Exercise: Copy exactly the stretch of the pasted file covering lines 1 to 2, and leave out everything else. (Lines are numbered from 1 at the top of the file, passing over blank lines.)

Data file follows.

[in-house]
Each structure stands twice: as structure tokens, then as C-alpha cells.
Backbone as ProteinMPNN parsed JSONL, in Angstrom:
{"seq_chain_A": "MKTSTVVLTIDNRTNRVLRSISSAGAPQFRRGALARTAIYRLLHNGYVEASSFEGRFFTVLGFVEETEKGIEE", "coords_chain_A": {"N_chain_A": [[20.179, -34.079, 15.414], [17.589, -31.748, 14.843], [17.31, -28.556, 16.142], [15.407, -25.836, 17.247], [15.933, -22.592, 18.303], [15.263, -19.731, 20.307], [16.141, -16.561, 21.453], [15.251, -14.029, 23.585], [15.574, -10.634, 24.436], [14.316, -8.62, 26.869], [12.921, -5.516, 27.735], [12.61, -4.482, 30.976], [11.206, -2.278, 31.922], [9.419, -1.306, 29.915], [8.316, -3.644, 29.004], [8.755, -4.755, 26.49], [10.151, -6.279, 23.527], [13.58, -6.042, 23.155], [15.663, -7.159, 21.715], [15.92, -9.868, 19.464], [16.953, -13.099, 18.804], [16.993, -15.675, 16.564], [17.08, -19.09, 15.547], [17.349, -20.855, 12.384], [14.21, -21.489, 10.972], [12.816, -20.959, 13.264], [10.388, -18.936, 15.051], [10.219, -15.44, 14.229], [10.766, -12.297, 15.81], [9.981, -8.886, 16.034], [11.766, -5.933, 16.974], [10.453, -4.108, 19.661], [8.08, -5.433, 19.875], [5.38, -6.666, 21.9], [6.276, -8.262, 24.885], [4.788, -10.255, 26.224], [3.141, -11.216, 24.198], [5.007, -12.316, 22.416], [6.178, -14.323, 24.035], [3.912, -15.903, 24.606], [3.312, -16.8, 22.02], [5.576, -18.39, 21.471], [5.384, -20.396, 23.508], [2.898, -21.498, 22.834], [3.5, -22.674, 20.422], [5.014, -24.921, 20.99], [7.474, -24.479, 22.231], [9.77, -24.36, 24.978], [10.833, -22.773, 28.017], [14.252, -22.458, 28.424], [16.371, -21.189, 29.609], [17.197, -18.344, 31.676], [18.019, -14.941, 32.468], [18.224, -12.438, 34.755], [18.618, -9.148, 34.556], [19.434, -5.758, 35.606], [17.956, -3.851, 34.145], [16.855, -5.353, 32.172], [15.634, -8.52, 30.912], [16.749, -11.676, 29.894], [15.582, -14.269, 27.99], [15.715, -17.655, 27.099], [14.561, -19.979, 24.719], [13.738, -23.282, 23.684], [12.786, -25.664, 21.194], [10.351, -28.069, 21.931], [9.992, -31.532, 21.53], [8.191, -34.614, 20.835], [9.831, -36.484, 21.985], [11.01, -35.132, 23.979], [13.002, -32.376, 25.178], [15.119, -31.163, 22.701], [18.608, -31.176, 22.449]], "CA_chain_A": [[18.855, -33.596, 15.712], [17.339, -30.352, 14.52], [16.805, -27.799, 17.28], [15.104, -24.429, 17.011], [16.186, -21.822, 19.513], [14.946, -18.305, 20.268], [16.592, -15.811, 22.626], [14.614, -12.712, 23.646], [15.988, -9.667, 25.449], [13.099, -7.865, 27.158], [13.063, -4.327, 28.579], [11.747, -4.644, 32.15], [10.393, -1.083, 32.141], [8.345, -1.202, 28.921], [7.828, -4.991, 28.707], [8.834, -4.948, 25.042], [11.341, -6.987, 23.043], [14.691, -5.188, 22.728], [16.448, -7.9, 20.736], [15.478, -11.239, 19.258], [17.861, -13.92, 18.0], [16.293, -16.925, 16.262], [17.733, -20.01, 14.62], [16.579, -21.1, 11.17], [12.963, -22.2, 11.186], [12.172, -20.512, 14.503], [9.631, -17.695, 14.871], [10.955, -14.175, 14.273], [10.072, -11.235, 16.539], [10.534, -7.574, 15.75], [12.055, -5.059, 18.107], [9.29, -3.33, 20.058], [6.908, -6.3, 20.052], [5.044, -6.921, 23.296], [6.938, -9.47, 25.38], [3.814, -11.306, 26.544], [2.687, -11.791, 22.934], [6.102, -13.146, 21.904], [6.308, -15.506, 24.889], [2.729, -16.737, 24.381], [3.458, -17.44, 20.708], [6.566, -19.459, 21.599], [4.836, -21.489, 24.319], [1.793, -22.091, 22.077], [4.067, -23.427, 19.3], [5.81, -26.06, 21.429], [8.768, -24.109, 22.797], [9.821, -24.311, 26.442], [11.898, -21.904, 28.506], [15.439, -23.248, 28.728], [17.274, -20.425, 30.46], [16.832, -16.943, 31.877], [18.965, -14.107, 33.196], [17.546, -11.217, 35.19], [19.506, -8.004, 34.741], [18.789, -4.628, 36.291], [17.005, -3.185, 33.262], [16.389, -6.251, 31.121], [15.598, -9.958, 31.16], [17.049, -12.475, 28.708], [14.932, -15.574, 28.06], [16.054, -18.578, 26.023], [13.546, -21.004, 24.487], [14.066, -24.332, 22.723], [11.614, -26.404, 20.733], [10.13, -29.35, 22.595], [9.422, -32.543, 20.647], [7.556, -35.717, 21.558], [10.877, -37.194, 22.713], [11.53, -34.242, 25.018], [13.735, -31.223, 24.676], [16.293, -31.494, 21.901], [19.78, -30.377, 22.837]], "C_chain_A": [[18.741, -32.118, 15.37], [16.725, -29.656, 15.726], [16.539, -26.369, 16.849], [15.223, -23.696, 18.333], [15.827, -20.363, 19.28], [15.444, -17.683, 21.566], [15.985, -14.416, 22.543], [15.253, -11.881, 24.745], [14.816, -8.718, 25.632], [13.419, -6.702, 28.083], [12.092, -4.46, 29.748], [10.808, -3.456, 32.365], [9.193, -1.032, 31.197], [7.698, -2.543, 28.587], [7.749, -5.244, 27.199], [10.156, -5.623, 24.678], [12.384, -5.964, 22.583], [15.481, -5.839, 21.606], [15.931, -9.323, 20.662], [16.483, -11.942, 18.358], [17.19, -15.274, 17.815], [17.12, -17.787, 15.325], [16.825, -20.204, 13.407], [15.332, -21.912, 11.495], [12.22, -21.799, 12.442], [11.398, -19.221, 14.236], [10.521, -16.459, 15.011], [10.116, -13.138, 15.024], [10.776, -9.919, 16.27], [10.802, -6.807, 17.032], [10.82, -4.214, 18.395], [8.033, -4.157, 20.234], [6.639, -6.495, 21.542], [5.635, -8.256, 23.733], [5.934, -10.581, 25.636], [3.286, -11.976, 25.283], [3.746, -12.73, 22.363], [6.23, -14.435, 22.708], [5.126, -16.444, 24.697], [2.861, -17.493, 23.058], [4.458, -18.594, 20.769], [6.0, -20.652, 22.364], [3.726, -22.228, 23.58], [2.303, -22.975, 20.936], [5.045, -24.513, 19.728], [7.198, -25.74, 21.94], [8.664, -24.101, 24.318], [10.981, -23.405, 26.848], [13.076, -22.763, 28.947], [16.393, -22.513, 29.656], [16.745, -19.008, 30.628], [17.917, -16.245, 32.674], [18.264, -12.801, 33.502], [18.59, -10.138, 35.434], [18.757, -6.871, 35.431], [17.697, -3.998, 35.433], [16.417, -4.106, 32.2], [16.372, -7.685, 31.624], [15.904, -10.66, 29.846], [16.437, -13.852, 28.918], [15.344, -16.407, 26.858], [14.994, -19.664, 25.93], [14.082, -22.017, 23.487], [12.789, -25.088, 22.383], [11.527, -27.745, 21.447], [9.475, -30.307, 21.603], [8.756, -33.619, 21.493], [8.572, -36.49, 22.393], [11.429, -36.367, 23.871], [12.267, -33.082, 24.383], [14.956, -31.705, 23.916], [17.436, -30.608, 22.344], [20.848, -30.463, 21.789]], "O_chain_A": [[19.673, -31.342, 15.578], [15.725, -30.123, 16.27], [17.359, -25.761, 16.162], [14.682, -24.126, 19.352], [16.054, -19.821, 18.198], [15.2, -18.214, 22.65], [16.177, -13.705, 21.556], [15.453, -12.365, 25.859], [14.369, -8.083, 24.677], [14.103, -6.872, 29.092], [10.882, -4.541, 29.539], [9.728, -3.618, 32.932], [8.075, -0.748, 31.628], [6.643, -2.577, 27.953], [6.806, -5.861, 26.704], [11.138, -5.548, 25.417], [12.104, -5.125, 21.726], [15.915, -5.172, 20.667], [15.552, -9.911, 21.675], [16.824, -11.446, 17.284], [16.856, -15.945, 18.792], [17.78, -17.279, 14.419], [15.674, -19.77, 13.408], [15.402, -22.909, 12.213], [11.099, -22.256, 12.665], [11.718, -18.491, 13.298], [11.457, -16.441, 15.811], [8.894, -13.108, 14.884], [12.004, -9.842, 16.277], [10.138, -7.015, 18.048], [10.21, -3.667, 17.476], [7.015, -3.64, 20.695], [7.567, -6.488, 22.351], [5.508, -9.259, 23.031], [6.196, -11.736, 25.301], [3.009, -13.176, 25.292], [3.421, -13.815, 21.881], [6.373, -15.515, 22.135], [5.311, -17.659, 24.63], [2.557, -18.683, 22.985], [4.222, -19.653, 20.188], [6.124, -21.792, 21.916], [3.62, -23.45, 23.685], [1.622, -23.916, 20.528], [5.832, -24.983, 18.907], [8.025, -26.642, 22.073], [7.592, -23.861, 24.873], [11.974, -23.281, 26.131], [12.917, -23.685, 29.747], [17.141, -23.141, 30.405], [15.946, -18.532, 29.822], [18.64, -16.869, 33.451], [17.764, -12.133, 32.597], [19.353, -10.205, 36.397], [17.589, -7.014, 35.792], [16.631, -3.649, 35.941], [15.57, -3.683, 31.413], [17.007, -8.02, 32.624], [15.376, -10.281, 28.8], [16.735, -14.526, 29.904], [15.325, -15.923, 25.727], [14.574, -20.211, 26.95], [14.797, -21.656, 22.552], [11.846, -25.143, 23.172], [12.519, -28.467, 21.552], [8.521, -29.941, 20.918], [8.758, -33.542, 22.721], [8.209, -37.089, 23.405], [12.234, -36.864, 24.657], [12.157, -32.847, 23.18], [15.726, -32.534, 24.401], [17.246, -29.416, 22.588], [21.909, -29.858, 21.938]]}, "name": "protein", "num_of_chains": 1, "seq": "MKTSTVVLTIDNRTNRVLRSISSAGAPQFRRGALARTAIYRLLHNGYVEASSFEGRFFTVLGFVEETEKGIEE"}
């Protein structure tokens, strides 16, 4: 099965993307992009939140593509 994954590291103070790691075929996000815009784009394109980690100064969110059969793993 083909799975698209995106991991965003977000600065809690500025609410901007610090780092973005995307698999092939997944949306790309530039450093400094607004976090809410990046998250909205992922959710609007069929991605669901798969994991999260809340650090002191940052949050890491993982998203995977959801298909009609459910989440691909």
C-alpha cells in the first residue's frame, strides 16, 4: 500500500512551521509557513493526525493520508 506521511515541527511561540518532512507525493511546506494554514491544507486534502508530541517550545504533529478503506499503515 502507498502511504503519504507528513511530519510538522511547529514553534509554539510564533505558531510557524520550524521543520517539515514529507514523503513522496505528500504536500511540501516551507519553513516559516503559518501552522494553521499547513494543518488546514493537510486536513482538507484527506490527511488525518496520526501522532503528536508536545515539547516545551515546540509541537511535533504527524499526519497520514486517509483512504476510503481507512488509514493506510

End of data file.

[in-house]
Each structure stands twice: as structure tokens, then as C-alpha cells.